John Orlando heard Miller play a solo recital when Miller was an Aptos High sophomore. Orlando set up a public performance as part of the Cabrillo College Distinguished Artists and Concerts and Lectures series. It was Miller's first major solo recital, and afterward he kept busy with recitals and piano competitions until graduating with honors from Aptos High. Miller slowed down his performing to attend Harvard beginning last year, and instead of studying music he's working on a degree in computer science. He continues to play piano, studying privately.

"I think for me all the time in high school, and even before that, it had been sort of this conflict between music and my homework," Miller says. "And even though that was kind of frustrating that I couldn't get in all the practice time I wanted, I think coming back to studying the piano after studying all these other subjects--which is not necessarily that I didn't like them--coming back to the piano made me realize how much I really enjoy it. So I think music combined with other stuff is a healthy mix for me, whereas in a conservatory you get all music classes and intensive lessons, and I think the level of competition is more intense than at just a university, where not everyone is going on to be a professional musician. I think it's nice to have that balance."

Miller, though, is definitely set on a career playing the piano. He says it matter-of-factly, not with obsessive drive or an all-consuming passion but with a genuine determination that recognizes both the difficulties and the joys of a life as a concert pianist.

For Granger, Miller has come a long way toward making it as a concert pianist. College is a good step, he says, and Granger salutes his decision to focus on getting an education the same way he would encourage a college basketball star to get a degree before turning pro. But though Miller has come this far, Granger adds, he still faces many more tough moments.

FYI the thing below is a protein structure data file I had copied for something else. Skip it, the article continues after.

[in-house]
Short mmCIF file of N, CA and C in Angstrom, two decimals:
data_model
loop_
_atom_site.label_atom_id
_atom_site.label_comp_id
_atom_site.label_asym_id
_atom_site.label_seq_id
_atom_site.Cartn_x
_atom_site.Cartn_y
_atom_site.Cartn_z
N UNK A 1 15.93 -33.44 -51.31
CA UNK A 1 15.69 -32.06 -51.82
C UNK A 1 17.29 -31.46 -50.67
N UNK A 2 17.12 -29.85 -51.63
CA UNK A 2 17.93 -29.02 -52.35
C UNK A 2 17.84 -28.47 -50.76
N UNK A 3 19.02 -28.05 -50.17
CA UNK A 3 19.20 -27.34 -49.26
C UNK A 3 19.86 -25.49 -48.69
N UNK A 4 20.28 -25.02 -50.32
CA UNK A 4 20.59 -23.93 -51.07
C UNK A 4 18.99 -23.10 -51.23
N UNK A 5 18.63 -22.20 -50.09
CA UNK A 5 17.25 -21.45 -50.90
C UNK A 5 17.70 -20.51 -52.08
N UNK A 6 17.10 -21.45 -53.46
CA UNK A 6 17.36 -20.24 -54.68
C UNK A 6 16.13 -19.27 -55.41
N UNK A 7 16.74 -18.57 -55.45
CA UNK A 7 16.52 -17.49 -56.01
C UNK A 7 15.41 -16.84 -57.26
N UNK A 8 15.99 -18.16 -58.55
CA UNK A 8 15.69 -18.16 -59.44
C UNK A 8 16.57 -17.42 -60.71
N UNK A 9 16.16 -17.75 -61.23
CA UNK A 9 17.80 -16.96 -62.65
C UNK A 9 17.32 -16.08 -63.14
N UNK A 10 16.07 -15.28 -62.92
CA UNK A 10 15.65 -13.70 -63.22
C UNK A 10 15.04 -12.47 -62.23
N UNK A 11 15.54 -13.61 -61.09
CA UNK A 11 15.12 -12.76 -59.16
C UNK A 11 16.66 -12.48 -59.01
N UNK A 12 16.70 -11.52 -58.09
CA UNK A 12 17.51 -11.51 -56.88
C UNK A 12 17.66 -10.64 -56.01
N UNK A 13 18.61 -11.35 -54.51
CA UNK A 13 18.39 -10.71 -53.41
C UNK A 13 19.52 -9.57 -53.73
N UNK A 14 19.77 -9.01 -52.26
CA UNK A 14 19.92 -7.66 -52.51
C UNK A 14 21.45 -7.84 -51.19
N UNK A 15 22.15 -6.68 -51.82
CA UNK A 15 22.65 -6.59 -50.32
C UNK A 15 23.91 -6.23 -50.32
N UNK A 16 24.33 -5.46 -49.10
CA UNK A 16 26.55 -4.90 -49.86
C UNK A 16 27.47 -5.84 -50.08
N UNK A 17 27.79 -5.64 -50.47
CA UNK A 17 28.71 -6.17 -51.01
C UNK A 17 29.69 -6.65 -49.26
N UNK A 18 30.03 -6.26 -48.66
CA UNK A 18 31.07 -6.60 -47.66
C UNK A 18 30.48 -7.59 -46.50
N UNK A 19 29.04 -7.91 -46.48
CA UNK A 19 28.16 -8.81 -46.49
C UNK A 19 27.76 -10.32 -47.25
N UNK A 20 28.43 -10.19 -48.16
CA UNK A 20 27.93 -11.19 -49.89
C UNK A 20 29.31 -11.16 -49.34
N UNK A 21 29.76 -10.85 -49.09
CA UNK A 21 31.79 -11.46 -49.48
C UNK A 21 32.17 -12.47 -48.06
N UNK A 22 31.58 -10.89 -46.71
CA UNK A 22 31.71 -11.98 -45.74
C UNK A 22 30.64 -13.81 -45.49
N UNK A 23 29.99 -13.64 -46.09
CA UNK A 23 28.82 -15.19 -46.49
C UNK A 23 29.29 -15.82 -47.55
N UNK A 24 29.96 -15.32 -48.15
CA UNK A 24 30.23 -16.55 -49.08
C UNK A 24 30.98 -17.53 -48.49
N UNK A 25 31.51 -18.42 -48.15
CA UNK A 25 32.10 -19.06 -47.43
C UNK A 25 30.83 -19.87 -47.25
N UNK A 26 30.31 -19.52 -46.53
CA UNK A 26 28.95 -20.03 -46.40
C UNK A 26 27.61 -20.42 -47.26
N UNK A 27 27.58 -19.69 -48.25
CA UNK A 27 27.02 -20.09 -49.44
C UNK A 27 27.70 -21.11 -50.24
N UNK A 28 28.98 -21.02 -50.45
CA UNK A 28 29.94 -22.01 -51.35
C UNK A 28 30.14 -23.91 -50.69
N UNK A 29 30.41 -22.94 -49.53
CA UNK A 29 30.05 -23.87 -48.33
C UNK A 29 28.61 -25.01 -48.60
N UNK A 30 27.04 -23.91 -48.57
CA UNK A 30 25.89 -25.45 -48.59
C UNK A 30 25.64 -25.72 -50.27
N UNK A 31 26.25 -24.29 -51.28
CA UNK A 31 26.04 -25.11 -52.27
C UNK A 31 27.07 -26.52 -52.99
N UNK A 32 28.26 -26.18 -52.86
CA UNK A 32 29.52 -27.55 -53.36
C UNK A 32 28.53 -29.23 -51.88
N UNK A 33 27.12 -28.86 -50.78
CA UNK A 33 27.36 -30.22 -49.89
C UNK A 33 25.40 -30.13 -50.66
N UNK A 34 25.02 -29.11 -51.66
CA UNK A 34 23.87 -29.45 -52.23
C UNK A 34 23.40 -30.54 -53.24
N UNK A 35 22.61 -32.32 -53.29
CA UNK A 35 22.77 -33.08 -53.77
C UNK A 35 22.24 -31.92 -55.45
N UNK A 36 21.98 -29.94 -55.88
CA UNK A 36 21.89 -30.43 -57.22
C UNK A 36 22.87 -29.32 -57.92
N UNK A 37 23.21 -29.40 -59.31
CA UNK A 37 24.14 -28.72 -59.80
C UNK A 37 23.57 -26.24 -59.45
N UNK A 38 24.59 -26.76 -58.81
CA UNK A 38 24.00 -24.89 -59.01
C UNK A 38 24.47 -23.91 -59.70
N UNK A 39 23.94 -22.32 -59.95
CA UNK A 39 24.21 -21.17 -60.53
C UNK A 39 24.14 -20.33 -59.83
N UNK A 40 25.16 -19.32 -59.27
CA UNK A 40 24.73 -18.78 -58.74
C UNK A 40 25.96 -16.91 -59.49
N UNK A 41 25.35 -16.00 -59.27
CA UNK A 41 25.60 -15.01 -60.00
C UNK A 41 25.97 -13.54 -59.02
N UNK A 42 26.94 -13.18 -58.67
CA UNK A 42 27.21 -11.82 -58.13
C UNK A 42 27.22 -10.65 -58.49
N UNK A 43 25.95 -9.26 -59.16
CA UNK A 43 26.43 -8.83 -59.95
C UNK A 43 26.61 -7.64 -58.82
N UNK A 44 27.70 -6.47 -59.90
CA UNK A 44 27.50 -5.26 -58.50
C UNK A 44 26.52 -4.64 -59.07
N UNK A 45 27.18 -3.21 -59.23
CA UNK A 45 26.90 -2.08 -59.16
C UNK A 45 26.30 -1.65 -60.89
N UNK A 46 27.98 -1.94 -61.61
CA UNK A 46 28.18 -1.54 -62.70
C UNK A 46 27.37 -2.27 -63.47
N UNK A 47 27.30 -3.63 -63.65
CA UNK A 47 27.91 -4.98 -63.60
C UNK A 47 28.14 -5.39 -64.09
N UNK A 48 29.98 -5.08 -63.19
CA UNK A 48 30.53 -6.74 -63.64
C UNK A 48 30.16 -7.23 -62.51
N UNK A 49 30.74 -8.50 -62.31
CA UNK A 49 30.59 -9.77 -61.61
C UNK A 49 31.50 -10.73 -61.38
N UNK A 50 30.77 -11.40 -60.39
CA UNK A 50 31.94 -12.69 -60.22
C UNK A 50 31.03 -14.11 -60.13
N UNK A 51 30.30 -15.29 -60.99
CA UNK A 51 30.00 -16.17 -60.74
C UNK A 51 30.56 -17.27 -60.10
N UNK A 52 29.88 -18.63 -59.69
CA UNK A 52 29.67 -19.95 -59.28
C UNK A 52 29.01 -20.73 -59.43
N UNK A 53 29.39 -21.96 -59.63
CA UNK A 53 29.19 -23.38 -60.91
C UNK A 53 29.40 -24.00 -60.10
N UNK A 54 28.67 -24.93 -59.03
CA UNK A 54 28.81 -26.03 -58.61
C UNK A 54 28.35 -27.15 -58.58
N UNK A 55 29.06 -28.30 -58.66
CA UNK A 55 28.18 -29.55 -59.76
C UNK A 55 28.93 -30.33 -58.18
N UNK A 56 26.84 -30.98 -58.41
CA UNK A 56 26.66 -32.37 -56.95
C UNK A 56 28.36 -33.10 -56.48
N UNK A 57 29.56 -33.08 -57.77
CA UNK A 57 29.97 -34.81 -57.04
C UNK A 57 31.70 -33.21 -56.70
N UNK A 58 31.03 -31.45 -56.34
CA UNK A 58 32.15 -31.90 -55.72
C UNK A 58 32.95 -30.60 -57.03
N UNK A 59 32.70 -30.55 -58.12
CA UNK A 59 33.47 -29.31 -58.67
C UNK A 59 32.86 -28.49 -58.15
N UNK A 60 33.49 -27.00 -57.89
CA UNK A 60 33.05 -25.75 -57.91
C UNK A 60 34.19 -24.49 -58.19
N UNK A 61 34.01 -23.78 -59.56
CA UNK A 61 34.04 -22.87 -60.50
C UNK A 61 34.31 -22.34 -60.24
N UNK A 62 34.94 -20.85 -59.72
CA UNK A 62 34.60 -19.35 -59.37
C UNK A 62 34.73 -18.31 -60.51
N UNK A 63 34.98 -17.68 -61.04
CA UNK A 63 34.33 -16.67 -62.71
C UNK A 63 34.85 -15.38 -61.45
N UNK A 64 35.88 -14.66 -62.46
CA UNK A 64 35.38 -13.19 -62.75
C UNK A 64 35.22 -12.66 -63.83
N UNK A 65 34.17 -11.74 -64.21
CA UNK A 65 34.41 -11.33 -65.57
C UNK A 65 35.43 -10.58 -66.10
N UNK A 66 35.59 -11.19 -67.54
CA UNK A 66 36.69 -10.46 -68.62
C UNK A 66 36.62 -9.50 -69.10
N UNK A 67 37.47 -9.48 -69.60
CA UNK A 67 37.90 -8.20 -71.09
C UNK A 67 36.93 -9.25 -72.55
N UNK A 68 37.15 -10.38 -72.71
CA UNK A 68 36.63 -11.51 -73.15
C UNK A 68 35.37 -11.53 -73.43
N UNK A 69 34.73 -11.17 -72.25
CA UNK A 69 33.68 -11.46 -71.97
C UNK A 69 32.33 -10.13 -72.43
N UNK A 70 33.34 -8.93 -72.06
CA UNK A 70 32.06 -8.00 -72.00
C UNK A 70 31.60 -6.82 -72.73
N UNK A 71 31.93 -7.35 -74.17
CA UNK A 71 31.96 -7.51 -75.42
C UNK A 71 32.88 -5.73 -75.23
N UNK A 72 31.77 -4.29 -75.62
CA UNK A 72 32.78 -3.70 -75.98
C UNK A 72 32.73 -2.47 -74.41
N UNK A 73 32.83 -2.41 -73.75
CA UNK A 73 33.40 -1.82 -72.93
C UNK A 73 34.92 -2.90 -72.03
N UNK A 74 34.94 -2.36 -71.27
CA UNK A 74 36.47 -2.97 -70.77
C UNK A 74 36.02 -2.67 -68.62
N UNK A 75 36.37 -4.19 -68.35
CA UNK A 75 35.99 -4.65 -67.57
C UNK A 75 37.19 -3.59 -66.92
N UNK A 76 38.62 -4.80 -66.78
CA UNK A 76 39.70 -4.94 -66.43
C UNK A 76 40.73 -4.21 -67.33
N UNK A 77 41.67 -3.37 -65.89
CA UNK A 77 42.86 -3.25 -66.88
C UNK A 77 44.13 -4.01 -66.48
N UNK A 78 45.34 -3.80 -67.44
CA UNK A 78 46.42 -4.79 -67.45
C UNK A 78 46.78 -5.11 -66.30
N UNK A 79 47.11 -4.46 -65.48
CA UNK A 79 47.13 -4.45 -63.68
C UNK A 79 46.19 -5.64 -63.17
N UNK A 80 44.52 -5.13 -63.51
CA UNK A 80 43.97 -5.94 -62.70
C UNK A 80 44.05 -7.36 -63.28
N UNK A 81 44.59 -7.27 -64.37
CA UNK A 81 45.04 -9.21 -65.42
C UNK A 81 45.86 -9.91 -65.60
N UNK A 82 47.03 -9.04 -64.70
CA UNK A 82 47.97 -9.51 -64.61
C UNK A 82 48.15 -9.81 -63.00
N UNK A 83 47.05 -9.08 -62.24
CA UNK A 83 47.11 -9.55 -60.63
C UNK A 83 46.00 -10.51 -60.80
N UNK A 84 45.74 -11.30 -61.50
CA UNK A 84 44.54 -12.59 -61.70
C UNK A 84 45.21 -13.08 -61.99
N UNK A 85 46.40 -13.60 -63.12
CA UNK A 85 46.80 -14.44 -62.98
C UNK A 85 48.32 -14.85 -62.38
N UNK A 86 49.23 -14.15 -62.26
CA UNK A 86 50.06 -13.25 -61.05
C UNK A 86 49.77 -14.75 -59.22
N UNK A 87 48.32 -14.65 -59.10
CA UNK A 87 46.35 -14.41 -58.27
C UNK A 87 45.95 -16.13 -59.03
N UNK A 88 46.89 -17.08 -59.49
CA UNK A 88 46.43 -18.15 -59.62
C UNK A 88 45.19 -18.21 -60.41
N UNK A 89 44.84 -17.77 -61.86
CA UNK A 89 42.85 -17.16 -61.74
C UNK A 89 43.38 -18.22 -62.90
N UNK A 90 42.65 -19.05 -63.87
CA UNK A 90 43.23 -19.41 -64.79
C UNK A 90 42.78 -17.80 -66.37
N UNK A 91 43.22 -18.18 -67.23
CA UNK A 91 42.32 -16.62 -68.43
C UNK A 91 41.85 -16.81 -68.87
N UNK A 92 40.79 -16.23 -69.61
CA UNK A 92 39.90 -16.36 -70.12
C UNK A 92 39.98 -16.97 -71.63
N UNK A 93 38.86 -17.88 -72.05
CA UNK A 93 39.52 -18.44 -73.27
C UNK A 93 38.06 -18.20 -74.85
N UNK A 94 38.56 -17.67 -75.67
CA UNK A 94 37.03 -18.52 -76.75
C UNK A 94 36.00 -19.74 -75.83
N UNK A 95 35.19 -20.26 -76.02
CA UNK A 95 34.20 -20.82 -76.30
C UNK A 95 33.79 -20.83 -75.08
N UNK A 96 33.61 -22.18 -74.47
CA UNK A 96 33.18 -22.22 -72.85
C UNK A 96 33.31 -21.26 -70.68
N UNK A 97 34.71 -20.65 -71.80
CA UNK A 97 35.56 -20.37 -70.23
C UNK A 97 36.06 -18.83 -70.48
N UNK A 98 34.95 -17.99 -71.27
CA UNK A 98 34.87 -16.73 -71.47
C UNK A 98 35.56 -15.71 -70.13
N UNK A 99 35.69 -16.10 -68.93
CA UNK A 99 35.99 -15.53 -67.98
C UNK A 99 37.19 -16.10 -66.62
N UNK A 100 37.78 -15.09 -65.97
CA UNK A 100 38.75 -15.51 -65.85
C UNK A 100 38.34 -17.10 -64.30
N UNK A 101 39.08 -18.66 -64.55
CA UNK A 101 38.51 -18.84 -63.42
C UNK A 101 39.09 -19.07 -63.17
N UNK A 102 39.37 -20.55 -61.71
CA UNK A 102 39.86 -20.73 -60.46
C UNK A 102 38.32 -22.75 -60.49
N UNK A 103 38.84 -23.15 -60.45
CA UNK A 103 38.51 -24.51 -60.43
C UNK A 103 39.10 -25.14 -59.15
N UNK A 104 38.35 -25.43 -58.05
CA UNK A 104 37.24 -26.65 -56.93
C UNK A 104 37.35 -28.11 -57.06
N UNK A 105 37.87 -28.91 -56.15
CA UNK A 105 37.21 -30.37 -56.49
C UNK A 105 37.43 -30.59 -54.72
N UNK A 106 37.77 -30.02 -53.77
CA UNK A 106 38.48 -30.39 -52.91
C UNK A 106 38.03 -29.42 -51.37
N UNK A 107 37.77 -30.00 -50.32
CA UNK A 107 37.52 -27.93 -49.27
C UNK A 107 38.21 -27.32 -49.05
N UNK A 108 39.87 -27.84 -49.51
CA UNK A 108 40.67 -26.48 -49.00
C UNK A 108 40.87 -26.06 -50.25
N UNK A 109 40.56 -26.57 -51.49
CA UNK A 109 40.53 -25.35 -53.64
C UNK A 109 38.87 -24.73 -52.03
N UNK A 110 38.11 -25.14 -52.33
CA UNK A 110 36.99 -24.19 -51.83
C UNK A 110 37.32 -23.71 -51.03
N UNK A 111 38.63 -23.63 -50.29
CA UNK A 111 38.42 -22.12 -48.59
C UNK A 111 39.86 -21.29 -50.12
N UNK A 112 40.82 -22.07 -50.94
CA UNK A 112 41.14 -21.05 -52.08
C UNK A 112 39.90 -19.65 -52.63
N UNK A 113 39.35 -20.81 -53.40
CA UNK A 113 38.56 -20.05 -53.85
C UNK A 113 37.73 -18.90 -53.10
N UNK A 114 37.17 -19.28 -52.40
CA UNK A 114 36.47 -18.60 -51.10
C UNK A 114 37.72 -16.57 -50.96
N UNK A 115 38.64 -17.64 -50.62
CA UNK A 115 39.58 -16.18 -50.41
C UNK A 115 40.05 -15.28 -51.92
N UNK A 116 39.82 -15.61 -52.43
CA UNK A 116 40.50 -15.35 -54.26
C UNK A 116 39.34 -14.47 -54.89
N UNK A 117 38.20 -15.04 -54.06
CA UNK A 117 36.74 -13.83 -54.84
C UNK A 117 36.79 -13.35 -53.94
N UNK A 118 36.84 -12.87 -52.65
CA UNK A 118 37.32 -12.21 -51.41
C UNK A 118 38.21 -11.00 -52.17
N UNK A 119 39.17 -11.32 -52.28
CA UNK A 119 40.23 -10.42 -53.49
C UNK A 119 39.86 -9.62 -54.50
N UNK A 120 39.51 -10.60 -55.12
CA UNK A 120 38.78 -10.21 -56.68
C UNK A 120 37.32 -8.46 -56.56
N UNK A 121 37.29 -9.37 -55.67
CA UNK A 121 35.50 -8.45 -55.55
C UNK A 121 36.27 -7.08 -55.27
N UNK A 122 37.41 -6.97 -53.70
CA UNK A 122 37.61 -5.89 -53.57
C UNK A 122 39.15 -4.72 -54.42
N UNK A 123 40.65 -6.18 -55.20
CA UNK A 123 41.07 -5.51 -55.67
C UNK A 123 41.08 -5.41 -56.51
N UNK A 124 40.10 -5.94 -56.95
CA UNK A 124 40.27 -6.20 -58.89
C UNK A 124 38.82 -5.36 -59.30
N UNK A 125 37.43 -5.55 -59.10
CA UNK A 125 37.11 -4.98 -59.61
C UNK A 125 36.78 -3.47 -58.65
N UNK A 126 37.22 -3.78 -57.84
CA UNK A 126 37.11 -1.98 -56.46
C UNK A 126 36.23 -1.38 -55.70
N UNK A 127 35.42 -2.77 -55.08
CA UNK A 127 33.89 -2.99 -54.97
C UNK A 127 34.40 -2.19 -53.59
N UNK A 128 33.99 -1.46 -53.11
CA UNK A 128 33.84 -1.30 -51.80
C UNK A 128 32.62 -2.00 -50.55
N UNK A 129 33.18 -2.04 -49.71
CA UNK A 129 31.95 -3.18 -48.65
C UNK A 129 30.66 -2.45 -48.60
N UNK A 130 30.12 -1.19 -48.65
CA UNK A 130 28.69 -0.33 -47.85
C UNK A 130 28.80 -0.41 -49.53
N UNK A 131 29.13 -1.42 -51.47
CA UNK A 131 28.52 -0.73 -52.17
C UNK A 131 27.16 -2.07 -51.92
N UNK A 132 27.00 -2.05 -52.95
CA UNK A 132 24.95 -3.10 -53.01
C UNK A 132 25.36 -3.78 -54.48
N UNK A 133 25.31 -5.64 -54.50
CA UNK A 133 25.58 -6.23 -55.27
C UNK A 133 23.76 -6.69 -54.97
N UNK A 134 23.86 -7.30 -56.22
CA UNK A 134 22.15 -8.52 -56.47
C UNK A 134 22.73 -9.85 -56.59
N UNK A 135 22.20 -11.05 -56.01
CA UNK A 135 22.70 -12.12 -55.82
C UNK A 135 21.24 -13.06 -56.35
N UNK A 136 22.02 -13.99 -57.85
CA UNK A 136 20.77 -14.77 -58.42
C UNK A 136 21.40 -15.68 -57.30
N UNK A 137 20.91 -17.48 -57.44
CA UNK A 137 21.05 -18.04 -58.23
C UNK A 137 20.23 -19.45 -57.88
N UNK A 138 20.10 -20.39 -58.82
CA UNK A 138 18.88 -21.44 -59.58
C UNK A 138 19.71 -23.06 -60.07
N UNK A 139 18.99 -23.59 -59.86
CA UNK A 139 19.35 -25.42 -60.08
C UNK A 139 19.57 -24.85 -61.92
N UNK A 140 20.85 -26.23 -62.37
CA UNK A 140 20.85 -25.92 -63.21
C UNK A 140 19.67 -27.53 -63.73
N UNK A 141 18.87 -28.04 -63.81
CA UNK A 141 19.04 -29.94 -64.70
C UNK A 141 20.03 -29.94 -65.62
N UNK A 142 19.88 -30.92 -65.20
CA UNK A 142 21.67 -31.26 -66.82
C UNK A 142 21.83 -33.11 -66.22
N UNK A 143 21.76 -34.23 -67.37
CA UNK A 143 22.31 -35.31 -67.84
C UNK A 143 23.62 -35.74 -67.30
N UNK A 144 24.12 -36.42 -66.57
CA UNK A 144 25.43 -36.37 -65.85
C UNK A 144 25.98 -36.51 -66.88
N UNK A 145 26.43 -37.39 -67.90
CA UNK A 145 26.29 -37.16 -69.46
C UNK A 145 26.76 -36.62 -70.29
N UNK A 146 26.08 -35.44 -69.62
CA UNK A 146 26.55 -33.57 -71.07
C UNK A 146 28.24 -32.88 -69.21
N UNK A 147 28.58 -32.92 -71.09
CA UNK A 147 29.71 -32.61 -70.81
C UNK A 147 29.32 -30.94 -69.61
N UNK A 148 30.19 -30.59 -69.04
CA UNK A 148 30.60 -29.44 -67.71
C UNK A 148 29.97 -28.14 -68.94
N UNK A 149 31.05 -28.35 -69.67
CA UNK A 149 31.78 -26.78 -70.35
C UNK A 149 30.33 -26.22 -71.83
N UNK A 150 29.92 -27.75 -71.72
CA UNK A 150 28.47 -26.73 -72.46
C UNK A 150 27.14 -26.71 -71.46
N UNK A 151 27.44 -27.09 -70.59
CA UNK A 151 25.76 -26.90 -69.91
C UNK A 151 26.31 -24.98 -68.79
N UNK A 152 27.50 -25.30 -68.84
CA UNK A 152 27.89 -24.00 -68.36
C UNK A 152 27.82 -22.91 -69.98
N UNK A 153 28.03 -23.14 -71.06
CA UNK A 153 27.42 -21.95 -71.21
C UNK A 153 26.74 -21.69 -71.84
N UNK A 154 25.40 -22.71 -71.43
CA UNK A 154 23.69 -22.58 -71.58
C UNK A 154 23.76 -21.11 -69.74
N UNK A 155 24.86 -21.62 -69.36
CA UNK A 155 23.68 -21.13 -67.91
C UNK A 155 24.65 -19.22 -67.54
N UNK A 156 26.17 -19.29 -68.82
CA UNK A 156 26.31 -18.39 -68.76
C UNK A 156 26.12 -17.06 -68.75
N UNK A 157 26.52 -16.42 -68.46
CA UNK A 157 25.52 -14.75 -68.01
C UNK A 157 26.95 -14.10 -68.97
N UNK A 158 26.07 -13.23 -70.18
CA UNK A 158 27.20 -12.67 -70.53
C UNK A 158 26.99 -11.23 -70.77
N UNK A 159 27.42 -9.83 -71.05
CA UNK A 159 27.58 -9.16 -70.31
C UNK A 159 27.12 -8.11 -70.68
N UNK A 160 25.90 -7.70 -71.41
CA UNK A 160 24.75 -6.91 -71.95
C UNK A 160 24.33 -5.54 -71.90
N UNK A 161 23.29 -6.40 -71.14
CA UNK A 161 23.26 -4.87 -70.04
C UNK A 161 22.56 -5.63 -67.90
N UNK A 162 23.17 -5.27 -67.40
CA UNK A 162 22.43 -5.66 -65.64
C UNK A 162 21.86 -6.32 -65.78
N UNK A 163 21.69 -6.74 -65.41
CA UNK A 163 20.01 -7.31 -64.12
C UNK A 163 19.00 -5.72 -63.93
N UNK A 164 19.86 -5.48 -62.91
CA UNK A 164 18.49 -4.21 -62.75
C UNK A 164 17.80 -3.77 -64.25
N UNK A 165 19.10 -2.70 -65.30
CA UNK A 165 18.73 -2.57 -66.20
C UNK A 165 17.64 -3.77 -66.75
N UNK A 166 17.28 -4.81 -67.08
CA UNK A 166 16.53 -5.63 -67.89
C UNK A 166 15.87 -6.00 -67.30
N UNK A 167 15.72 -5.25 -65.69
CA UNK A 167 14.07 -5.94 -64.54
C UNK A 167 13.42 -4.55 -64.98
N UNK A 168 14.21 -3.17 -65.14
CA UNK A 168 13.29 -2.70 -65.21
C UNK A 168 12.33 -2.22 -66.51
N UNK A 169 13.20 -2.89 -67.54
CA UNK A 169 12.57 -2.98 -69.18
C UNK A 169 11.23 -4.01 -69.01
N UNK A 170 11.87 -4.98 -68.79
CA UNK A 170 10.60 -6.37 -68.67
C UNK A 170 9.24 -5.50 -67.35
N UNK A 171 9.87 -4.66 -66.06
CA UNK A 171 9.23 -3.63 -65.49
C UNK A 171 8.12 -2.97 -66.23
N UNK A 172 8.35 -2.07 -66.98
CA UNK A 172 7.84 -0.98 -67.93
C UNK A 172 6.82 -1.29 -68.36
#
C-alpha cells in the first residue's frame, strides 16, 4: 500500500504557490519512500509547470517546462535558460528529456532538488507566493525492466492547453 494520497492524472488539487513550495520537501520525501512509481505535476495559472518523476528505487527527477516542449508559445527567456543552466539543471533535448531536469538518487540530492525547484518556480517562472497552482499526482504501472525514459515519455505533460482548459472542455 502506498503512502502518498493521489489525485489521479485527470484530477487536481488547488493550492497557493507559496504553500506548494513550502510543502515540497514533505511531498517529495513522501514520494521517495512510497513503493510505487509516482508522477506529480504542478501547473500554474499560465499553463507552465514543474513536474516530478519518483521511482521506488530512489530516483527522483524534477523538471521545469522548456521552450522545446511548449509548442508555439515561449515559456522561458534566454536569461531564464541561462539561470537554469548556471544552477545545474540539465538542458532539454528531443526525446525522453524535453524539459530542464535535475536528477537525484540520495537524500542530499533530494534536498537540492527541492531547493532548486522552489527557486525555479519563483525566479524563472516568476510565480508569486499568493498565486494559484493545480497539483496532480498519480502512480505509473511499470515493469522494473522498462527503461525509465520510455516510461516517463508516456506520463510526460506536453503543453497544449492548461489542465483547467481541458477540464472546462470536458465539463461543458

"I think people who have long-lasting careers in this business have developed slowly," he says. "And it's not necessarily a bad thing, no matter what anyone does, to have a backup. Everybody who goes after a career in music finds something hard along the way that's difficult to overcome, and it's how they solve those that show what they're really going to do."

The Santa Cruz County Symphony features Aaron Miller in Sergei Prokofiev's Piano Concerto No. 3 8pm Saturday at the Santa Cruz Civic Auditorium, 307 Church St., Santa Cruz, and 3pm Sunday at the Mello Center, 250 E. Beach St., Santa Cruz; $17-$32; 420-5260 or 763-4047.

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From the September 22-29, 1999 issue of Metro Santa Cruz.